Re: [PATCH 01/10] irqchip: irq-mips-gic: export gic_send_ipi

From: Marc Zyngier
Date: Mon Aug 24 2015 - 13:17:44 EST

[adding Mark Rutland, as this is heading straight into uncharted DT

On 24/08/15 17:39, Qais Yousef wrote:
> On 08/24/2015 04:07 PM, Thomas Gleixner wrote:
>> On Mon, 24 Aug 2015, Qais Yousef wrote:
>>> On 08/24/2015 02:32 PM, Marc Zyngier wrote:
>>>> I'd rather see something more "architected" than this blind export, or
>>>> at least some level of filtering (the idea random drivers can access
>>>> such a low-level function doesn't make me feel very good).
>>> I don't know how to architect this better or how to perform the filtering,
>>> but I'm happy to hear suggestions and try them out.
>>> Keep in mind that detecting GIC and writing your own gic_send_ipi() is very
>>> simple. I have done this when the driver was out of tree. So restricting it by
>>> not exporting it will not prevent someone from really accessing the
>>> functionality, it's just they have to do it their own way.
>> Keep in mind that we are not talking about out of tree hackery. We
>> talk about a kernel code submission and I doubt, that you will get
>> away with a GIC detection/fiddling burried in your driver code.
>> Keep in mind that just slapping an export to some random function is
>> not much better than doing a GIC hack in the driver.
>> Marcs concerns about blindly exposing IPI functionality to drivers is
>> well justified and that kind of coprocessor stuff is not unique to
>> your particular SoC. We're going to see such things more frequently in
>> the not so distant future, so we better think now about proper
>> solutions to that problem.
> Sure I'm not trying to argue against that.
>> There are a couple of issues to solve:
>> 1) How is the IPI which is received by the coprocessor reserved in the
>> system?
>> 2) How is it associated to a particular driver?
> Shouldn't 'interrupts' property in DT take care of these 2 questions?
> Maybe we can give it an alias name to make it more readable that this
> interrupt is requested for external IPI.

The "interrupts" property has a rather different meaning, and isn't
designed to hardcode IPIs. Also, this property describes an interrupt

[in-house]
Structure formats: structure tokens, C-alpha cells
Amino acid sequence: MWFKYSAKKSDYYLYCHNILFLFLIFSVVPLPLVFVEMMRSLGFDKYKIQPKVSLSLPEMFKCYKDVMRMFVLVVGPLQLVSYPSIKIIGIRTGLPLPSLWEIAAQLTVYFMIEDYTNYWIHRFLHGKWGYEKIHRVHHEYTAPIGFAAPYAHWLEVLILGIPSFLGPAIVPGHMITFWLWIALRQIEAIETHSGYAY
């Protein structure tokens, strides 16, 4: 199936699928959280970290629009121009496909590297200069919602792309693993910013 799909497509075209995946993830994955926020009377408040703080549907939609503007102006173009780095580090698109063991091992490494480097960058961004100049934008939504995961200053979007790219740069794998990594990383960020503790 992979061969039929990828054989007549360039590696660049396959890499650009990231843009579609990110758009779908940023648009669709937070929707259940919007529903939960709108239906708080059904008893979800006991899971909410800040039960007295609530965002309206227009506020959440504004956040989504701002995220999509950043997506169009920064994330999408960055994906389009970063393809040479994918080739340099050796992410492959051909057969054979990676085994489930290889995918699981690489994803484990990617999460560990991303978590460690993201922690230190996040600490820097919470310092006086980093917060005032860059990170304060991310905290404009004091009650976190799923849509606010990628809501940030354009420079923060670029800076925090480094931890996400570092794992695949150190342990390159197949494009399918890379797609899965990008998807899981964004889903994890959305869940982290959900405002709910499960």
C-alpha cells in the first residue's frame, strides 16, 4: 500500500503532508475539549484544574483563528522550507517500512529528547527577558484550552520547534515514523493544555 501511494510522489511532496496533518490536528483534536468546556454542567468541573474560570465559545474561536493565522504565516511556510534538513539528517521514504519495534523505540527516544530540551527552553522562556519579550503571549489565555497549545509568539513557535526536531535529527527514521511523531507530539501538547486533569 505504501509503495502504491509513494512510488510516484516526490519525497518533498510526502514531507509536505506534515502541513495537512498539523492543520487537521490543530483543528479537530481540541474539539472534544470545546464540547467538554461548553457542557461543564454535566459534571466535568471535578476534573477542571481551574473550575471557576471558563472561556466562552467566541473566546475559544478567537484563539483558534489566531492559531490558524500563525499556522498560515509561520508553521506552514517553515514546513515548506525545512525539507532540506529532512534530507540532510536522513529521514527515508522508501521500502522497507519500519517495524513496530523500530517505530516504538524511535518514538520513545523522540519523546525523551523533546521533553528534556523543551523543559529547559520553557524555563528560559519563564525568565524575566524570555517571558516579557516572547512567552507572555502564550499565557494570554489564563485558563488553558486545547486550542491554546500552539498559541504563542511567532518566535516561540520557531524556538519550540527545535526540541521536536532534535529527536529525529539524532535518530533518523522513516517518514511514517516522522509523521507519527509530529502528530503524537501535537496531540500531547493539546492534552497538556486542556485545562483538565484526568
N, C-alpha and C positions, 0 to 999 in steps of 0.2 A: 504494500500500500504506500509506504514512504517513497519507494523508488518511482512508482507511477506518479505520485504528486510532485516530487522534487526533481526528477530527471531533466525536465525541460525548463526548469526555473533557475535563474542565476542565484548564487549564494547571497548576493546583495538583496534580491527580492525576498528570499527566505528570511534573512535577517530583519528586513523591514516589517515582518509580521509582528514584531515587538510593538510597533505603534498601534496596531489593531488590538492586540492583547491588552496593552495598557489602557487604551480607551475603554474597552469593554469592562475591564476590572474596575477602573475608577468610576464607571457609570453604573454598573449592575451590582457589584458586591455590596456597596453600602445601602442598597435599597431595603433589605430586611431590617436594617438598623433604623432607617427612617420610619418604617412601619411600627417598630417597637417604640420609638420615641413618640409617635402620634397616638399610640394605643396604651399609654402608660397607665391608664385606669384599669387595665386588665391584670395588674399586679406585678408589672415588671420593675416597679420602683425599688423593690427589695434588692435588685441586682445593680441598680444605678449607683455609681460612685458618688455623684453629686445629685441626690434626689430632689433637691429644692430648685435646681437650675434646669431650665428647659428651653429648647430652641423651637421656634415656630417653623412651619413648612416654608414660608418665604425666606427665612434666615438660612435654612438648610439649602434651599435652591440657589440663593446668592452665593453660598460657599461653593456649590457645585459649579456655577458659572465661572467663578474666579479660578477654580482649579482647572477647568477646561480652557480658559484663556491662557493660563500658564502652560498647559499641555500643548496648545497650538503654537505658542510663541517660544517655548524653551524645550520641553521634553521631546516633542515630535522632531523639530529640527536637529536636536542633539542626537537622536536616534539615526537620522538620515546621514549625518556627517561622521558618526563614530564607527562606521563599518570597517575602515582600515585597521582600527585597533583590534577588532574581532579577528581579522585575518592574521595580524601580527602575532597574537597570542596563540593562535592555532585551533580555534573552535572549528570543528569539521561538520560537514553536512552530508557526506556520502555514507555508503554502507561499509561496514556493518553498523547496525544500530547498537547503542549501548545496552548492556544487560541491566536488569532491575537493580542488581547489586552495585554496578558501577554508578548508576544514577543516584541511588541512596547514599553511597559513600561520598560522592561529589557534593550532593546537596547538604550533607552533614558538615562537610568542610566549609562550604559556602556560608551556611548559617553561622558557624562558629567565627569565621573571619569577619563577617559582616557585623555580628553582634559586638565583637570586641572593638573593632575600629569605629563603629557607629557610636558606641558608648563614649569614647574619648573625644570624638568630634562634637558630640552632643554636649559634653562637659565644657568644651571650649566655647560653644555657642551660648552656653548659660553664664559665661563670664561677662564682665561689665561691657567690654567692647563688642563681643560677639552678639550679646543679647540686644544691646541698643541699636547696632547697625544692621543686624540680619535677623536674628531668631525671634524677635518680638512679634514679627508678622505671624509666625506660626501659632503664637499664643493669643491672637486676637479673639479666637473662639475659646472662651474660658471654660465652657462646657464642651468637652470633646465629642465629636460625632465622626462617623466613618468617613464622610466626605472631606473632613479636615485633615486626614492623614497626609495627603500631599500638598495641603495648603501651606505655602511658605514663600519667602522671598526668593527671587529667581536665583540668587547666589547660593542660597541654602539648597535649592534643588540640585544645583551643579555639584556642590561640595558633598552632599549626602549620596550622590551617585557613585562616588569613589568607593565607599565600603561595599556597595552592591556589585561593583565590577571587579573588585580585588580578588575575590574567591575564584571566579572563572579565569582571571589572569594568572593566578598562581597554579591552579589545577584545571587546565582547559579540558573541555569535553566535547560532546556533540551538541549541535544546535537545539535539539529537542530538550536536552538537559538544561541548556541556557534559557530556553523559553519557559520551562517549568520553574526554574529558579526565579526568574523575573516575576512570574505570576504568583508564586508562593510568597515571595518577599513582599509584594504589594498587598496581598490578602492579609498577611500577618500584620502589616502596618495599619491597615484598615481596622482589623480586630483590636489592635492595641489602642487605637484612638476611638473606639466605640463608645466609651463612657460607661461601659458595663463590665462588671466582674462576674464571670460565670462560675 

from a device to the CPU, not the other way around (I imagine you also
have an interrupt coming from the AXD to the CPU, possibly using an IPI

We can deal with these issues, but that's not something we can improvise.

What I had in mind was something fairly generic:
- interrupt-source: something generating an interrupt
- interrupt-sink: something being targeted by an interrupt

You could then express things like:

intc: interrupt-controller@1000 {

mydevice@f0000000 {
interrupt-source = <&intc INT_SPEC 2 &inttarg1 &inttarg1>;

inttarg1: mydevice@f1000000 {
interrupt-sink = <&intc HWAFFINITY1>;

inttarg2: cpu@1 {
interrupt-sink = <&intc HWAFFINITY2>;

You could also imagine having CPUs being both source and sink.

>> 3) How do we ensure that a driver cannot issue random IPIs and can
>> only send the associated ones?
> If we get the irq number from DT then I'm not sure how feasible it is to
> implement a generic_send_ipi() function that takes this number to
> generate an IPI.
> Do you think this approach would work?

If you follow the above approach, it should be pretty easy to derive a
source identifier and a sink identifier from the DT, and have the core
code to route one to the other and do the right thing.

The source identifier could also be used to describe an IPI in a fairly
safe way (the target being fixed by DT, but the actual number used
dynamically allocated by the kernel).

This is just a 10 minutes braindump, so feel free to throw rocks at it
and to come up with a better solution! :-)


Jazz is not dead. It just smells funny...
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